The MCU didn’t do the Mandarin justice, but adapting an underrated Iron Man story for his third movie would have made for a much better movie.


While Iron Man might not have the most well-known rogues gallery, it does have a pretty iconic villain. The Mandarin and his Ten Rings have tormented the Armored Avenger since the Silver Age, and the future ruler of China (and the world) has long been his arch-enemy. Sadly, that didn’t translate very well to the MCU, though one story showed how it could have been done much better.


Iron Man: Enter the Mandarin (by Joe Casey and Eric Canete) was an incredibly underrated miniseries that was released just before Tony Stark’s big breakthrough in the film industry. Recounting his first encounters with Mandarin, the story was in many ways a film in its own right. With Iron Man’s greatest ally poorly adapted to the big screen, this neglected book only further underscores what a missed opportunity it was.

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Iron Man: Enter the Mandarin Changed the story of Iron Man and his enemy

The Mandarin battles Iron Man in Iron Man: Enter the Mandarin

Released in 2007, Iron Man: Enter the Mandarin was a modernized version tales of suspense #50 (by Stan Lee and Don Heck). In the story, S.H.I.E.L.D. orders Iron Man to take down the Mandarin, a modern-day Chinese warlord who poses an immense international threat. Seemingly just a mystic obsessed with the old ways, the alien technology behind his rings allows him a quick defeat on the armored American intruder. Iron Man would later defeat him after several battles, but the fights were grueling.

The story expands beyond its unique source material, featuring some of the latest Silver Age and even Modern Age stories involving Iron Man. The heroic death of former enemy Crimson Dynamo and the presence of the Mandarin’s son, Temujin, are all part of the narrative, making the premise a glimpse into Iron Man’s legacy and the Mandarin’s battles. It was sort of a more retro version of the Ultimate Marvel Universe, with these comics — Ultimate Spider-Man in particular – initially existing to modernize old-school stories.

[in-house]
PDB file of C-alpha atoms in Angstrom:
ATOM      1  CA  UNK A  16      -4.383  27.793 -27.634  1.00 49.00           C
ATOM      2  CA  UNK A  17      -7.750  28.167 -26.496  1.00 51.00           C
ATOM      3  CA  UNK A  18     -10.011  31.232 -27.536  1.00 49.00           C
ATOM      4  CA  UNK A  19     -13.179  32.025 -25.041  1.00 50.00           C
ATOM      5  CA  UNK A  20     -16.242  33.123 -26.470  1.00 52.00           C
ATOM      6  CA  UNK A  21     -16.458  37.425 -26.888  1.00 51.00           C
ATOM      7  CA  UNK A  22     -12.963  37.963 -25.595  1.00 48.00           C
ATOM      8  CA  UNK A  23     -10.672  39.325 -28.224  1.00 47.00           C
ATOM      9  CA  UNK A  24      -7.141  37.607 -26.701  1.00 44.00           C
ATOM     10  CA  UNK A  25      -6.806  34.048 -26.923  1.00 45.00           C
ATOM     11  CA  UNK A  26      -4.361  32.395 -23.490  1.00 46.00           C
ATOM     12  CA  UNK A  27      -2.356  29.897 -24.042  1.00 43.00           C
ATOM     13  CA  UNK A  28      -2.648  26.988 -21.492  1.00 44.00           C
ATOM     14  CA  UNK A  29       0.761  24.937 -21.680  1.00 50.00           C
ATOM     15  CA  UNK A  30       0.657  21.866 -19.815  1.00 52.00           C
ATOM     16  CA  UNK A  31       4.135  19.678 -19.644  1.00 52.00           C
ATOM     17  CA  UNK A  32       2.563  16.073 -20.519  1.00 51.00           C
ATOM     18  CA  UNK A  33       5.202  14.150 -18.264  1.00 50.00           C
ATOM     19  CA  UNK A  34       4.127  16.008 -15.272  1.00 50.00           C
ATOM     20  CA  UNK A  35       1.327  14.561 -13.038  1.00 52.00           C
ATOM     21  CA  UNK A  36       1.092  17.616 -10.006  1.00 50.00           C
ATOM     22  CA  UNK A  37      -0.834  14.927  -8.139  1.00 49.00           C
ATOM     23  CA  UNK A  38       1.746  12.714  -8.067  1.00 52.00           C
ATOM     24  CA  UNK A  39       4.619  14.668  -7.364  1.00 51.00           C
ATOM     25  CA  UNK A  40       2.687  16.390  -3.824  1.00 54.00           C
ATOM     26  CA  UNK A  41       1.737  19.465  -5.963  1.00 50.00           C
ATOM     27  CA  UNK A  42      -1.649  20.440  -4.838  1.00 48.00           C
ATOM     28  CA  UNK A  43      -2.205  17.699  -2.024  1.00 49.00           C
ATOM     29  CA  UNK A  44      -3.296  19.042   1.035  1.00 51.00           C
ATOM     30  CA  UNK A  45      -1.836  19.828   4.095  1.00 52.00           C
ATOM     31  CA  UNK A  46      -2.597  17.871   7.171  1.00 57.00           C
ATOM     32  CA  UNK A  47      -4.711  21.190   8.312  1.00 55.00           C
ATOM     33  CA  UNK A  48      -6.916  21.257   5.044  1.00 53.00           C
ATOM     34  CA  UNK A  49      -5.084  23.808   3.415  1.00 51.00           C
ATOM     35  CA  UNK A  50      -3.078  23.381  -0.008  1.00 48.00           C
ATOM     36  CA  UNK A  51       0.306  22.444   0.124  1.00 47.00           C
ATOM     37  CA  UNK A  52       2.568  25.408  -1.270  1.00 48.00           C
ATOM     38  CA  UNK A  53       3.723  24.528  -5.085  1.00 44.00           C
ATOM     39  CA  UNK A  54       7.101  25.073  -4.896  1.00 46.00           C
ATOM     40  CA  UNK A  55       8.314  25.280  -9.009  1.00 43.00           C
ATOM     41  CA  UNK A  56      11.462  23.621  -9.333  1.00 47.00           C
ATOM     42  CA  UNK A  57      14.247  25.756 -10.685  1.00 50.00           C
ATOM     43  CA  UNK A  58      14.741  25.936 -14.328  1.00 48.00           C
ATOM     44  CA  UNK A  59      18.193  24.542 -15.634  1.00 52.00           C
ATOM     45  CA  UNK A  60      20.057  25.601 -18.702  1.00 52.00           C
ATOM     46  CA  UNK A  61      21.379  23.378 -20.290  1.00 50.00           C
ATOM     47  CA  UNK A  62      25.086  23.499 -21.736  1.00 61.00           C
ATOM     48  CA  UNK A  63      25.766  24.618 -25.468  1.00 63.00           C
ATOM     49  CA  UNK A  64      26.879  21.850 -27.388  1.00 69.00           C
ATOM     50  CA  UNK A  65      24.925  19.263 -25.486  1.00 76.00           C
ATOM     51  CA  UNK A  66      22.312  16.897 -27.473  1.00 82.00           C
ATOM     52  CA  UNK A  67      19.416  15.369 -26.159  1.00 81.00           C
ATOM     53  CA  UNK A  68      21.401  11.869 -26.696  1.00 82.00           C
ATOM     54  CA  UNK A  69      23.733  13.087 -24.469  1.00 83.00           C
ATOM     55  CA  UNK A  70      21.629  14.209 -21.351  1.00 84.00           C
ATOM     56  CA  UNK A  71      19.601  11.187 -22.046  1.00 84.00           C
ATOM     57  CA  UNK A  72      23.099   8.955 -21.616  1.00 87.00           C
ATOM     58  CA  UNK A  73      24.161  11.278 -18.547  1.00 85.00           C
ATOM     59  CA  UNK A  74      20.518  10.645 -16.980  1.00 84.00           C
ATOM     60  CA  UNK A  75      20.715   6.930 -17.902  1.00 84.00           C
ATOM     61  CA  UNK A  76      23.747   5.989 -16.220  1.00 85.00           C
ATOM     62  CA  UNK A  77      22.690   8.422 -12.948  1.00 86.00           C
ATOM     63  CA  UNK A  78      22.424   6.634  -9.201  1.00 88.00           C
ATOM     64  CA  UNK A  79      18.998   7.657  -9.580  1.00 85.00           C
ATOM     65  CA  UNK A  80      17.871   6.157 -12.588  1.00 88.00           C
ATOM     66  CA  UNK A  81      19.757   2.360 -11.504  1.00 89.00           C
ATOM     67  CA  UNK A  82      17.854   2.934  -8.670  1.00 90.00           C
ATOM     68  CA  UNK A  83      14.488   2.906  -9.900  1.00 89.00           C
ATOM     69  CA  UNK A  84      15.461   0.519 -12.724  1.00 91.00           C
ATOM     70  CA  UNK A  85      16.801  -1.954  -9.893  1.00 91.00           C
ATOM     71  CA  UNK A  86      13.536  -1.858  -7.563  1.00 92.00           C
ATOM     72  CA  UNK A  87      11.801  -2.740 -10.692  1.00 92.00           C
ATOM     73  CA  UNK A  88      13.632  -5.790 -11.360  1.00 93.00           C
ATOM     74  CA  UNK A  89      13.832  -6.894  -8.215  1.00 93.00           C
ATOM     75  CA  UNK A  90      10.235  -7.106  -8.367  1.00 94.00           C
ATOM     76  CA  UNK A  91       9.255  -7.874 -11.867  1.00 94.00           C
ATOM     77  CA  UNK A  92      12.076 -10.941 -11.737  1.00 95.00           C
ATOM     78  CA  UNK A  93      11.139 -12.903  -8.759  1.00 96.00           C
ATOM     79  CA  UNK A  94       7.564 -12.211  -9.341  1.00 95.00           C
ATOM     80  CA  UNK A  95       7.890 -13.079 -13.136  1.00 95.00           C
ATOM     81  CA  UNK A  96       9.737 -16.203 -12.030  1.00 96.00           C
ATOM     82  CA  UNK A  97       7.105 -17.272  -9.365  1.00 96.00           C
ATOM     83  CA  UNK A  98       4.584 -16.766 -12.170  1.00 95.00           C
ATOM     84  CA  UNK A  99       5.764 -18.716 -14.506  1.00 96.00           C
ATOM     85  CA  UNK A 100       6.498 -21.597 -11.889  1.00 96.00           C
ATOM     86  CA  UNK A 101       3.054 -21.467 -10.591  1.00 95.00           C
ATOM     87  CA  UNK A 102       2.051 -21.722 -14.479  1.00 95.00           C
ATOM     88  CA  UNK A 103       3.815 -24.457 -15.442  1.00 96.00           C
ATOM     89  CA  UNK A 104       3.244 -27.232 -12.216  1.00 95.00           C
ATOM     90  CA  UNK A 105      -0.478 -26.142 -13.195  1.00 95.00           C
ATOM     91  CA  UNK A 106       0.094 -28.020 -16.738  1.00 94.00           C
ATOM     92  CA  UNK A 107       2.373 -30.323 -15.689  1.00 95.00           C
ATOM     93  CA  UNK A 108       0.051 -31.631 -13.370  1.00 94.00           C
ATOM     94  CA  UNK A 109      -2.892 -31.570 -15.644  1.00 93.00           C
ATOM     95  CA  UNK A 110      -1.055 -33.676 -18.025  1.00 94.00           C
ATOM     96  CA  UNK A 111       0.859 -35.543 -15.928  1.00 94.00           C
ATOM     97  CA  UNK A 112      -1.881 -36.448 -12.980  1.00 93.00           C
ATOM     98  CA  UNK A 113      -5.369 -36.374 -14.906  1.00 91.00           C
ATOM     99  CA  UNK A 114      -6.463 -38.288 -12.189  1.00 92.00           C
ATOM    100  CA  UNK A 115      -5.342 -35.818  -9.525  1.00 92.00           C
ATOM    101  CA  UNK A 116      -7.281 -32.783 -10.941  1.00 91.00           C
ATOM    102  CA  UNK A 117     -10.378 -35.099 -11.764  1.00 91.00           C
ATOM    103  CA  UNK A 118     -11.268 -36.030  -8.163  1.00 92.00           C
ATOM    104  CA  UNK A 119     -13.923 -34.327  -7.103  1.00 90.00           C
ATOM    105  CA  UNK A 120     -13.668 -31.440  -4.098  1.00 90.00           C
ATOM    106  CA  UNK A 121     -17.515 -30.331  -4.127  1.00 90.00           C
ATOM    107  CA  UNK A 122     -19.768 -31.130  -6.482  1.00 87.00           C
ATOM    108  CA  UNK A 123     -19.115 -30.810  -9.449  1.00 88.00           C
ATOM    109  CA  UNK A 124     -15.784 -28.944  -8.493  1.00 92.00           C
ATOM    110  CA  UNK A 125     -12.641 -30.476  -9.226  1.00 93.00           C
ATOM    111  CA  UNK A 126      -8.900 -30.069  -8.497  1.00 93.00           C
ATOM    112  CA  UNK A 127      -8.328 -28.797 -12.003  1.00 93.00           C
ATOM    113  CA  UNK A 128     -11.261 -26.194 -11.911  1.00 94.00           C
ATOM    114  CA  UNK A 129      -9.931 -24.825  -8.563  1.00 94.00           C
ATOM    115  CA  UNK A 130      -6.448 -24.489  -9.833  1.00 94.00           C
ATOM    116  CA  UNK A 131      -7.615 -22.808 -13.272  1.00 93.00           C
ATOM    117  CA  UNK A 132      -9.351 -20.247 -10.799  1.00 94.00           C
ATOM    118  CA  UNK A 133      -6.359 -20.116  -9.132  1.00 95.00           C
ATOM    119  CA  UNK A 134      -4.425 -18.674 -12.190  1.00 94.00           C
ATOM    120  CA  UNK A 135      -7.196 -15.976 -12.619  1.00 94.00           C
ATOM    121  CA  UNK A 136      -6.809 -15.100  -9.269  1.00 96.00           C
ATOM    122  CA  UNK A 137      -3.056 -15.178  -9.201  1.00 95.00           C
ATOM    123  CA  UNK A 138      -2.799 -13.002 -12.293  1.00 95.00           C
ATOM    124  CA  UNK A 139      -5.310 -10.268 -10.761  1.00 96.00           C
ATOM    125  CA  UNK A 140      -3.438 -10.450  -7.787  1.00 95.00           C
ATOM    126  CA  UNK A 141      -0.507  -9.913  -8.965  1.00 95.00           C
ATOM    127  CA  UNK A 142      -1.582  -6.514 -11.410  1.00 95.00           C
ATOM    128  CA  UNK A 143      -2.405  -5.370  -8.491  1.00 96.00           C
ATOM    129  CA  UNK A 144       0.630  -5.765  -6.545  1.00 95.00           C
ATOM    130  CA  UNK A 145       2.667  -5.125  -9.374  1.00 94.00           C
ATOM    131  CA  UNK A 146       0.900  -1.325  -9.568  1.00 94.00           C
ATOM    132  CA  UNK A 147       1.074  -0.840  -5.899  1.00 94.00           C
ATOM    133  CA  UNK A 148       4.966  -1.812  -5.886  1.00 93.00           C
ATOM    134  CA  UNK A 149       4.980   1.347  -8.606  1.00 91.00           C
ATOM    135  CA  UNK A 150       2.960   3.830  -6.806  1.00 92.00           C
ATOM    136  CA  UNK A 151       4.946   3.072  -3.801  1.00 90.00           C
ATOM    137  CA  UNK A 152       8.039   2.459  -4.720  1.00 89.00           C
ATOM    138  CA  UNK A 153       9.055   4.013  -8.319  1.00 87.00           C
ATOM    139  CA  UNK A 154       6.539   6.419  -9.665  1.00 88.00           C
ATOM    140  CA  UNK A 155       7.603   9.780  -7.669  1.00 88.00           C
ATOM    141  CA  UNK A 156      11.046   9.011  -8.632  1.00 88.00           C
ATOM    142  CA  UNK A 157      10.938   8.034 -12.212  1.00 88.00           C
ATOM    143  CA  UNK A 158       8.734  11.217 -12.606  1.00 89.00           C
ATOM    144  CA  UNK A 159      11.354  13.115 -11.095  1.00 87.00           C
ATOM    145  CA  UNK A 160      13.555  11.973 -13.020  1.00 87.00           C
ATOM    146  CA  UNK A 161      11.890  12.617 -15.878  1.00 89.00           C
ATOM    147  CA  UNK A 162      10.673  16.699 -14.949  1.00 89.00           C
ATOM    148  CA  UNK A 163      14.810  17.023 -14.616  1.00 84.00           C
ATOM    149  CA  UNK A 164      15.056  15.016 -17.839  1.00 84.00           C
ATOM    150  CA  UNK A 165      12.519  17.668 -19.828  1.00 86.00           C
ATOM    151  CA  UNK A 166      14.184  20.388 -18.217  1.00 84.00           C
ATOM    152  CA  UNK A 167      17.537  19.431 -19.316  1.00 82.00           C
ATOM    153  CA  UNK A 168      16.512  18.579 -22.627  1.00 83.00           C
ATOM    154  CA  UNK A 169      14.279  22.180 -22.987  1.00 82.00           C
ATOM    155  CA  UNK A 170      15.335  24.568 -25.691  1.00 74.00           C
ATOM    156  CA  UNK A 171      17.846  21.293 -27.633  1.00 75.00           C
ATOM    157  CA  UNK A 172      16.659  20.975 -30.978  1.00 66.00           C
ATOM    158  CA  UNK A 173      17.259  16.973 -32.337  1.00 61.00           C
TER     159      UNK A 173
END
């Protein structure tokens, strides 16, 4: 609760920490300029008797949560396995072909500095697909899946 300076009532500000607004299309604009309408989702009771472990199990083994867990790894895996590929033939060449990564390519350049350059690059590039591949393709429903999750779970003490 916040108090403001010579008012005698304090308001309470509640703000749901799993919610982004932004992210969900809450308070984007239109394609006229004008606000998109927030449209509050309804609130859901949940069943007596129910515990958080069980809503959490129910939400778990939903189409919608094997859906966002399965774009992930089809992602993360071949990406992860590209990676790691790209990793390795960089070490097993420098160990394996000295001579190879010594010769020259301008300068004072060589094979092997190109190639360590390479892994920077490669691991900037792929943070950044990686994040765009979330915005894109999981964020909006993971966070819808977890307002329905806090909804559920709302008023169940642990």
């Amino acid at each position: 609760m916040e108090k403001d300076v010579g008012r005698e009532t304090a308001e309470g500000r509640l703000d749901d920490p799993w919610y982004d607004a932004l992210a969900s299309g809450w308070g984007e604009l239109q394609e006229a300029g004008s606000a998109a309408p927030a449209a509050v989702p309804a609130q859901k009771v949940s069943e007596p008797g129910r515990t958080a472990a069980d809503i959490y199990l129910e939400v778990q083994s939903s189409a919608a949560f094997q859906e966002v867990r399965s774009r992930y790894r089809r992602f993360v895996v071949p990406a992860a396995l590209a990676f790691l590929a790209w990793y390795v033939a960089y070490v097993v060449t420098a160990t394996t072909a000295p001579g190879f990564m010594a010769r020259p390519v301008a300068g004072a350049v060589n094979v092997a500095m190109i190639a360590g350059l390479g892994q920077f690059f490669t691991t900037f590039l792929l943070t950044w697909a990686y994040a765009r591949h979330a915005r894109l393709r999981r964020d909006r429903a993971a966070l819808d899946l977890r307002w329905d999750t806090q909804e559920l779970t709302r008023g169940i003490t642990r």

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iron man 3 Disgraced the Mandarin

iron man 3 was criticized by many for its handling of Mandarin, with attempts to supposedly avoid creating a racial stereotype resulting in the outright destruction of Iron Man’s main antagonist. The attempt to go back and revisit the villain in Shang Chi didn’t help, as it made him even less accurate in an effort to connect and support him. Unfortunately, a better model for bringing Mandarin to the big screen was presented in Enter Mandarin. This story gave the villain proper respect without making him a caricature, with Iron Man constantly having to up his game to defeat him. These difficult situations are somewhat present in iron man 3though that’s more due to plot convenience than anything else.

Iron Man having a more international reach and fighting the Mandarin on behalf of SHIELD, or at least its remnants, at this point would have made sense in the MCU after the events of the first avengers film. The PTSD angle following the events of the film could also have been kept, with the revelation of the Mandarin’s technology allowing Tony to face his fears. Likewise, it would have upset the “villain wearing other armor” trend of the first two films. Despite the retro art, Enter Mandarin felt cinematic in both its structure and sequences. If anything, adapt Enter Mandarin would have rightfully put the book on the map as a must-read Iron Man narrative.

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